CEOs from SA telco companies are earning between 20 and 70 times more than their average employee payout – but employees in the sector aren’t earning too poorly either.
The biggest pay gap exists at MTN Group, where CEO Sifiso Dabengwa was awarded over R28.1 million in the 2014 financial year.
MTN has approximately 22,000 employees across the group, and spent R8.84 billion on salaries and bonuses in the year – paying an average of R401,727 per employee.
This means Dabengwa’s pay was 70 times more than the average employee – far higher than the 38x average in the telco sector.
This gap is half the 141x gap in 2013, when Dabengwa’s salary hit R48 million.
Both MTN and Altron – home to Altech – pull the average higher, with the latter’s CEO, Robbie Venter, drawing a salary almost 50 times larger than the average employee.
In the 2014 financial year, Altron paid R4.68 billion in salaries to its 12,904 employees – averaging R362,678 per person.
Venter’s salary was also the second-highest in the sector – R17.7 million.
Highest average salaries
Embattled power utility Eskom made waves in 2014 when it was revealed that, on average, employees were paid well over half a million rand amid a financial crisis.
Then-CEO Brian Dames drew R15.4 million over the same period, which is 28 times higher than the R557,000 average.
Looking at the telco sector, Vodacom offers the highest average pay.
Vodacom Group’s 2014 report indicated it had 7,225 employees and returned R4.61 billion to them through salaries and bonuses – leading to a group average of R637,924 per employee.
CEO Shameel Joosub’s salary for the year was R12.98 million – 20 times higher than the average, and the smallest pay gap in the sector.
The table below shows telco companies’ average salaries. Eskom has been included for context.
|Company||No. of employees||Salary spend||Average|
|Vodacom||7 225||R4.61 billion||R637 924|
|Eskom||46 000||R25.6 billion||R556 957|
|Telkom||19 718||R9.31 billion||R471 955|
|MTN||22 000||R8.84 billion||R401 727|
|Altron||12 904||R4.68 billion||R362 687|
|Blue Label||1 176||R0.33 billion||R282 774|
|Company||Employee Average||CEO pay||Gap (times greater)|
|MTN||R401 727||R28.13 million||70|
|Altron||R362 687||R17.73 million||49|
|Eskom||R556 957||R15.4 million||28|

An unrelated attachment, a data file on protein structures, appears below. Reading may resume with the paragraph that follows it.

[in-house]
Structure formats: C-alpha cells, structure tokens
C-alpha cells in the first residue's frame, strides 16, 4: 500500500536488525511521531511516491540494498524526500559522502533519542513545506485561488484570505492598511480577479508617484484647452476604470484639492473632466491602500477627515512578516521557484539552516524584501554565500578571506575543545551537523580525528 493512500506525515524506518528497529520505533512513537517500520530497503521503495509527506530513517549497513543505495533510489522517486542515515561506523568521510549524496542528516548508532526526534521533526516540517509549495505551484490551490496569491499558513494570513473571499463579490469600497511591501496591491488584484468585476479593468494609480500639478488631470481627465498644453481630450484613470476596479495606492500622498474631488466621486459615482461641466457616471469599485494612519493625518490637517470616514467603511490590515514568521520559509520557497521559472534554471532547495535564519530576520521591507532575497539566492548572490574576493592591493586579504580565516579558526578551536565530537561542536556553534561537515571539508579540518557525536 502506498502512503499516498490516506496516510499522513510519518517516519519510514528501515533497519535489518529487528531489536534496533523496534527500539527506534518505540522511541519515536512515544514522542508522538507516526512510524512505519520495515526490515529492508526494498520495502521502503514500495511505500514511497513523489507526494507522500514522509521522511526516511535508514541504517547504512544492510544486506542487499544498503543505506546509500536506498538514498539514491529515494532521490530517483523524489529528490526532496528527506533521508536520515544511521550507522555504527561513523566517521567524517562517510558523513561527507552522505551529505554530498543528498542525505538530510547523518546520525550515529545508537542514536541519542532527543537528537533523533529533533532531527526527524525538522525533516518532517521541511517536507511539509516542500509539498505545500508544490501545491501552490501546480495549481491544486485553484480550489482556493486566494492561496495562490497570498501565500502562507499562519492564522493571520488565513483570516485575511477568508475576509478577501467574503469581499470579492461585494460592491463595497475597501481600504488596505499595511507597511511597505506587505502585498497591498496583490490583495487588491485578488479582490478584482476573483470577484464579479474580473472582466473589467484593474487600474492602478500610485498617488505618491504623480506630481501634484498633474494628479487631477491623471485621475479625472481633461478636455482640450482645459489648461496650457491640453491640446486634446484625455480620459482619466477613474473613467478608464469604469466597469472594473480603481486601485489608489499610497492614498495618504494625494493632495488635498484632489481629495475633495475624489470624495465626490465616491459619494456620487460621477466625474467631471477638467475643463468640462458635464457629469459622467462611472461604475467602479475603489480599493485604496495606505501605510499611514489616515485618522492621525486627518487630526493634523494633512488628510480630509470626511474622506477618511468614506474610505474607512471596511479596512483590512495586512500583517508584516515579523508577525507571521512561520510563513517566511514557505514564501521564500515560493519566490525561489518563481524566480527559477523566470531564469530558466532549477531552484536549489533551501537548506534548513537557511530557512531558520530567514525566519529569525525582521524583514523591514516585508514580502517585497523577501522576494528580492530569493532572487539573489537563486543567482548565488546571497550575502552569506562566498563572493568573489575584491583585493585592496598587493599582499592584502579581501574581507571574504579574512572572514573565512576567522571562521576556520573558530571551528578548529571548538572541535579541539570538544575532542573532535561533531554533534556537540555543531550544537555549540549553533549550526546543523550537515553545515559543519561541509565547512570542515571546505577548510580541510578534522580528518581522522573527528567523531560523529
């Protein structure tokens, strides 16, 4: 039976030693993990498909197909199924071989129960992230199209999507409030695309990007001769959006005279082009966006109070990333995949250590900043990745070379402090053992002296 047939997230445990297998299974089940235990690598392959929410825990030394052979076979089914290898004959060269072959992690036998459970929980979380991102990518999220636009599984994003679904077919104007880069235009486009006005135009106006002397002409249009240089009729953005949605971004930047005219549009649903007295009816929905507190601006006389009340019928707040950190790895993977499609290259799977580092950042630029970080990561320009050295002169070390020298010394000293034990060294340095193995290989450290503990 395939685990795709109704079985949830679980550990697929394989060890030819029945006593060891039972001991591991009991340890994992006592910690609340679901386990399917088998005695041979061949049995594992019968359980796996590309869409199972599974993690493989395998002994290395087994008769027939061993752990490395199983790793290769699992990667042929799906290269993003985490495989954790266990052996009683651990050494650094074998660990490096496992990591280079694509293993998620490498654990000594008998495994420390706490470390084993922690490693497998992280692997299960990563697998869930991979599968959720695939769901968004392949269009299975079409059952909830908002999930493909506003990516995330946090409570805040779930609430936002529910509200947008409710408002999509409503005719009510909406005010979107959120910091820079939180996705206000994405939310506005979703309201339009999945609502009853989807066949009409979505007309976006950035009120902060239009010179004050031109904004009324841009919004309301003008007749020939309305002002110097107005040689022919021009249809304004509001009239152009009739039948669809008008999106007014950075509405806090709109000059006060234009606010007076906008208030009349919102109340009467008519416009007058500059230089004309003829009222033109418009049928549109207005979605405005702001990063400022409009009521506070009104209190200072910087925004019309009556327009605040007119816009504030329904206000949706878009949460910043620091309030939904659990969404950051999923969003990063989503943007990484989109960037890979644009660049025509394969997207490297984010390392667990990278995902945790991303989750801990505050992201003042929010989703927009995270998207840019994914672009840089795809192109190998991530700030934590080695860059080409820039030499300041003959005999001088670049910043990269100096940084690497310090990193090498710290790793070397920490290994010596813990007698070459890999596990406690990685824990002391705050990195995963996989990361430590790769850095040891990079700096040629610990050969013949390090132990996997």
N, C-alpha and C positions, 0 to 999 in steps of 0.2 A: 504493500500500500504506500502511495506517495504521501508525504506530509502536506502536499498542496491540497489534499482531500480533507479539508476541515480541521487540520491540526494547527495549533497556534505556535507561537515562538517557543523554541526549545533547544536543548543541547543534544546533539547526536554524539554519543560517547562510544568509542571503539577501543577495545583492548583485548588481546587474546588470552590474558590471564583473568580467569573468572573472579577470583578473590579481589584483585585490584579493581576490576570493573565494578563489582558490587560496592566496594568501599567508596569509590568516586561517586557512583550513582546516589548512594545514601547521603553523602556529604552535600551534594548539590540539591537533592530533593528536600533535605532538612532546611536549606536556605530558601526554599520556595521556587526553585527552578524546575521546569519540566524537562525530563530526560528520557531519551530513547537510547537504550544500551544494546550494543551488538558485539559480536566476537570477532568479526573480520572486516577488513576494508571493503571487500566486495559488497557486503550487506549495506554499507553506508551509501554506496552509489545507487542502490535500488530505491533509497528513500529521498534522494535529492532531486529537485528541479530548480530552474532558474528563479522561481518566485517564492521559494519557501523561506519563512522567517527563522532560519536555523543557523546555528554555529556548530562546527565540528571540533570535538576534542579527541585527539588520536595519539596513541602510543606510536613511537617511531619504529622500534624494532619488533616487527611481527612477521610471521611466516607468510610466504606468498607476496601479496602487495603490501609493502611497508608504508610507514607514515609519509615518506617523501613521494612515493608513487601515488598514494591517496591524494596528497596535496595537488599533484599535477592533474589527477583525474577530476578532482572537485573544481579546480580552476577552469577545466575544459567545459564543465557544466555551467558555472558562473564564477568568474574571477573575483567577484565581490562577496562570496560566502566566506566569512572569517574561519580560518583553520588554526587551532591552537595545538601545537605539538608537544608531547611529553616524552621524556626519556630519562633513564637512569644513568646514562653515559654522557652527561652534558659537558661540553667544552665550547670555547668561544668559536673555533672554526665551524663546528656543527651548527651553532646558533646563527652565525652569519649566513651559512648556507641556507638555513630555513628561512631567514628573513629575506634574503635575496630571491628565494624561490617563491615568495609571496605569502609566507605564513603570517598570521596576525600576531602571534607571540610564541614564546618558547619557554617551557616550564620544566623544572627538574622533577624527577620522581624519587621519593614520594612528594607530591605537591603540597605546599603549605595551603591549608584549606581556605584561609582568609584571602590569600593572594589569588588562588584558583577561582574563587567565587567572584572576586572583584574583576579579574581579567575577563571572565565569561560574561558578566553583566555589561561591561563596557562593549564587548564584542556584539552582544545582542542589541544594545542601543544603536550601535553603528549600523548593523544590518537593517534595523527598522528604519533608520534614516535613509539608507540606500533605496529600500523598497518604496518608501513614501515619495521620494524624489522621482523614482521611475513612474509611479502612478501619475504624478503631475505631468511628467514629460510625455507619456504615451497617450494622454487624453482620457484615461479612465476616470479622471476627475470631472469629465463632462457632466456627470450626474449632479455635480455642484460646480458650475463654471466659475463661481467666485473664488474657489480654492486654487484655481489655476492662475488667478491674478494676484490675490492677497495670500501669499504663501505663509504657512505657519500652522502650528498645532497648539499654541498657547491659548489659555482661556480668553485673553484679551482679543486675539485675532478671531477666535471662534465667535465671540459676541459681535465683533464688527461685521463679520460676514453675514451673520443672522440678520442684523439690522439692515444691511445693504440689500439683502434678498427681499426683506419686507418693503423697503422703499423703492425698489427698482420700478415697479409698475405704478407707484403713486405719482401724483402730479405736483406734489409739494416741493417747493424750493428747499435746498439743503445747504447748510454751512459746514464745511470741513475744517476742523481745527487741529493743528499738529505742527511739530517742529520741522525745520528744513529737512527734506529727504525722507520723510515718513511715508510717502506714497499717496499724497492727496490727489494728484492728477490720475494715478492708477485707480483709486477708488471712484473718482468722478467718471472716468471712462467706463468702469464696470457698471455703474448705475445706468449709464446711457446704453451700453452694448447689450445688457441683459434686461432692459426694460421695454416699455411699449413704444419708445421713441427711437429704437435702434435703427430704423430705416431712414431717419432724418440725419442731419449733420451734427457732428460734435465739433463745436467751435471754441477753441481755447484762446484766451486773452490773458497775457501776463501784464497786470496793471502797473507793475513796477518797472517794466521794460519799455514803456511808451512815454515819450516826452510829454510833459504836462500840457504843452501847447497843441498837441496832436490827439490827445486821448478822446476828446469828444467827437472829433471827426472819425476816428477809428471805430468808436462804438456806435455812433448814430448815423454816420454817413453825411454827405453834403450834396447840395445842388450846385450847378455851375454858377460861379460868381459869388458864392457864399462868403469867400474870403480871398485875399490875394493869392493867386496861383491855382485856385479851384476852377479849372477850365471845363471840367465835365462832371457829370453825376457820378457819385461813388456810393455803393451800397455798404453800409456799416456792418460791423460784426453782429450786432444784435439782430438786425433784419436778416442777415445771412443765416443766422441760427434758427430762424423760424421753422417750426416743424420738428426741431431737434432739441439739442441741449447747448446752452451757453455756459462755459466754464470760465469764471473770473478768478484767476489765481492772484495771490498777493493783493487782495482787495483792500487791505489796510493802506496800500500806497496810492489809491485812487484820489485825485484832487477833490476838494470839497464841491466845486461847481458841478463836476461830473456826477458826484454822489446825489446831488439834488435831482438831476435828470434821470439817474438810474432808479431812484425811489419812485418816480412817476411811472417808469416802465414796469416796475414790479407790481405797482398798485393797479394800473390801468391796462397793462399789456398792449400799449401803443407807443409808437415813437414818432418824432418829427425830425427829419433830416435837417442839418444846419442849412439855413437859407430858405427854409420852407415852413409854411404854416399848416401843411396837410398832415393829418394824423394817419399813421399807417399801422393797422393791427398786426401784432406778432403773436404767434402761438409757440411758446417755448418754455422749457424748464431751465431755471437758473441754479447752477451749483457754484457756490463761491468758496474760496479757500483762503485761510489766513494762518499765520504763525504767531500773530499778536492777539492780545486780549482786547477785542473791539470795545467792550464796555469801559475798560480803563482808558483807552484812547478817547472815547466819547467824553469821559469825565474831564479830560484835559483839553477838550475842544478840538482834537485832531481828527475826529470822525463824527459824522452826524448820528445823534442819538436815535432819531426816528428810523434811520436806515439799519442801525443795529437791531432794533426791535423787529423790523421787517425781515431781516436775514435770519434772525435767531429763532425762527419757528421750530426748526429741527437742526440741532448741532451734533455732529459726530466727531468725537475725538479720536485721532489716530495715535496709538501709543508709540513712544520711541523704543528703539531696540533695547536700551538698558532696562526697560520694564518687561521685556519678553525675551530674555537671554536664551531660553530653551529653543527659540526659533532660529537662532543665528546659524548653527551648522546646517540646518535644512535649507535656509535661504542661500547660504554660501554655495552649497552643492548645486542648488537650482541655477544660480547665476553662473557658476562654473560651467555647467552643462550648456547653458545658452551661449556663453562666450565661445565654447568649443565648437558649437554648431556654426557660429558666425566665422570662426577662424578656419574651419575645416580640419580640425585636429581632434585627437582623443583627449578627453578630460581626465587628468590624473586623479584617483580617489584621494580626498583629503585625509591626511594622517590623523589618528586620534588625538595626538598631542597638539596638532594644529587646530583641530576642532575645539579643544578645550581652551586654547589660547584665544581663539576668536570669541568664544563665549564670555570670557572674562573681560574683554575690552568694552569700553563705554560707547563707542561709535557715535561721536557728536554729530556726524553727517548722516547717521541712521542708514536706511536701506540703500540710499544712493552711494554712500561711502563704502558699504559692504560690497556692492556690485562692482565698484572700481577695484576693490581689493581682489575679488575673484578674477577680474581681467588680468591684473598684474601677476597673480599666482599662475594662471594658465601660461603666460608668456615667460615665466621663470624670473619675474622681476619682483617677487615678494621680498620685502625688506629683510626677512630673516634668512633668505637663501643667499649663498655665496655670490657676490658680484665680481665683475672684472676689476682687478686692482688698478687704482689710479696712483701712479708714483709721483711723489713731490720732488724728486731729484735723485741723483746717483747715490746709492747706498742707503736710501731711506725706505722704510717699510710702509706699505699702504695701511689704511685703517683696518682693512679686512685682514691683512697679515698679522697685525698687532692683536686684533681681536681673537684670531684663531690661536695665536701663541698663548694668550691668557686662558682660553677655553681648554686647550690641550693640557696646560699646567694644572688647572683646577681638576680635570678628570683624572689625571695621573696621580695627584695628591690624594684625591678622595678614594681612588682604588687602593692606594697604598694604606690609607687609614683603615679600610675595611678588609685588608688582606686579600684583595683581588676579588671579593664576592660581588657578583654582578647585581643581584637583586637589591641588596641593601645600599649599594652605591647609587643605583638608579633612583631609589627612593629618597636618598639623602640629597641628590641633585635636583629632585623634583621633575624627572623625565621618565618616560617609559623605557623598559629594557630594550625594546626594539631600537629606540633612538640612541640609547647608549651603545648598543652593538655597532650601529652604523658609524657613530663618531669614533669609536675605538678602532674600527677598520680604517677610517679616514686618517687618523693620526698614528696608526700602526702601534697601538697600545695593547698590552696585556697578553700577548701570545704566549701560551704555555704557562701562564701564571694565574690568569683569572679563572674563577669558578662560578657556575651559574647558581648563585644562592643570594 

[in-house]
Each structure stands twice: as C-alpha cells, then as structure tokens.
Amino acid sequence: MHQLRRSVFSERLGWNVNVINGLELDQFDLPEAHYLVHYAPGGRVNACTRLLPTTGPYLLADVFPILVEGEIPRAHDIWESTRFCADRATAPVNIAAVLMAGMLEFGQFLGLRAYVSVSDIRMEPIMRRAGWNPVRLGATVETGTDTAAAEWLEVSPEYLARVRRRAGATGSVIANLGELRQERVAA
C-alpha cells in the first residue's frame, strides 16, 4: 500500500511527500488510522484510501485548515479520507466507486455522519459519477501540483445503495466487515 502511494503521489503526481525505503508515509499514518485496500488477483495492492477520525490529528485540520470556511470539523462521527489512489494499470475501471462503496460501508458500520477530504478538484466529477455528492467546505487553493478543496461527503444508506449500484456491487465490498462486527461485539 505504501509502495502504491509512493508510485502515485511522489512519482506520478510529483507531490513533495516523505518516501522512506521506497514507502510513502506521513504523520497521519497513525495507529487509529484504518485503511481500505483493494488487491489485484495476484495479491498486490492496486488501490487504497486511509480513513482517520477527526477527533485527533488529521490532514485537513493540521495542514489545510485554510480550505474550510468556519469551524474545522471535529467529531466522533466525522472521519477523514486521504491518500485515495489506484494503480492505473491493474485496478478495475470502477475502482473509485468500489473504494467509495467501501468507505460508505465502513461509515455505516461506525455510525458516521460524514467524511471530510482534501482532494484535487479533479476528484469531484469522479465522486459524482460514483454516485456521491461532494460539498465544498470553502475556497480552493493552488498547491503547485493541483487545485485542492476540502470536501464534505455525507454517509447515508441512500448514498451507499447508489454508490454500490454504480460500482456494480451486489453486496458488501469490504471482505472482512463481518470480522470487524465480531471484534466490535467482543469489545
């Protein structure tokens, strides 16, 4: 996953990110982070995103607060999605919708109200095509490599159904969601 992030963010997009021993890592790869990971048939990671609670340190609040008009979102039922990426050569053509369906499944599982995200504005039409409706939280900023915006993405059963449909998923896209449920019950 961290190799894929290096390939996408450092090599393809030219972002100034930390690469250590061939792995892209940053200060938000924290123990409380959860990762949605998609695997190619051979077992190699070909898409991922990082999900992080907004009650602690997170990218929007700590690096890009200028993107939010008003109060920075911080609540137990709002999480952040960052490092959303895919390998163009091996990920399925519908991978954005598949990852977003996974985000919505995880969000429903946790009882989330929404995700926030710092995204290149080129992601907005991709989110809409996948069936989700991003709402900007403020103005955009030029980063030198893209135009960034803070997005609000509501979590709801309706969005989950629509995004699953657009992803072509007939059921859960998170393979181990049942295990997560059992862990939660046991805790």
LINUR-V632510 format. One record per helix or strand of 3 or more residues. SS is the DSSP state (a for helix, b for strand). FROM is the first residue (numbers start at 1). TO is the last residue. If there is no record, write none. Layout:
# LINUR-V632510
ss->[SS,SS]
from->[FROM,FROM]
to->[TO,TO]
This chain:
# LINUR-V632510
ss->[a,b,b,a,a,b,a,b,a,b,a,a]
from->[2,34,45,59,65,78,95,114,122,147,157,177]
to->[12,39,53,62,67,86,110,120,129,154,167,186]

|Telkom||R471 955||R11.71 million||25|
|Blue Label||R282 774||R6.08 million||24|
|Vodacom||R637 924||R12.98 million||20|
CEO pay as % of salary spend
According to research conducted by Mergence Investment in 2014, Shoprite has the biggest pay gap of all companies listed on the JSE, with CEO Whitey Basson earning 725 times more than the average employee.
According to the research, South Africa sits with the 5th highest average pay gap in the world, after the USA (1st), Hong Kong (2nd), Germany (3rd), and the UK (4th).
The group noted that, given the size and scale of the companies on the JSE, “the amounts that are paid to executives are small relative to the total salary bill of the company and to the operating expenses of the company”.
“This incentivises corporate boards and shareholders to spend to obtain the best management teams.”
In context of the SA telco sector, executive salaries as a percentage of total salary spend is relatively small, except for Blue Label Telecom where far fewer people are employed.
|Company||CEO pay||Salary spend||% of spend|
|Blue Label||R6.08 million||R0.33 billion||2.04%|
|Altron||R17.73 million||R4.68 billion||0.38%|
|MTN||R28.13 million||R8.84 billion||0.32%|
|Vodacom||R12.98 million||R4.61 billion||0.28%|
|Telkom||R11.71 million||R9.31 billion||0.13%|
|Eskom||R15.4 million||R25.6 billion||0.06%|
Wealth disparity was a major focus in 2014 when charity organisation Oxfam highlighted that it would take 228 years for the world’s richest man – Bill Gates – to spend his fortune at $1 million a day.
The group noted that the gap between rich and poor is rapidly increasing, and economic inequality has reached extreme levels.
Mergence’s research also found that the pay gap between CEOs and employees in South Africa has shown an upward trend in the past five years.
“It is important for shareholders to engage company management seriously on this issue to attempt to mitigate the risks posed by the high levels of income inequality within South Africa, both to the long-term safety of their capital as well as to South African society as a whole,” the group said.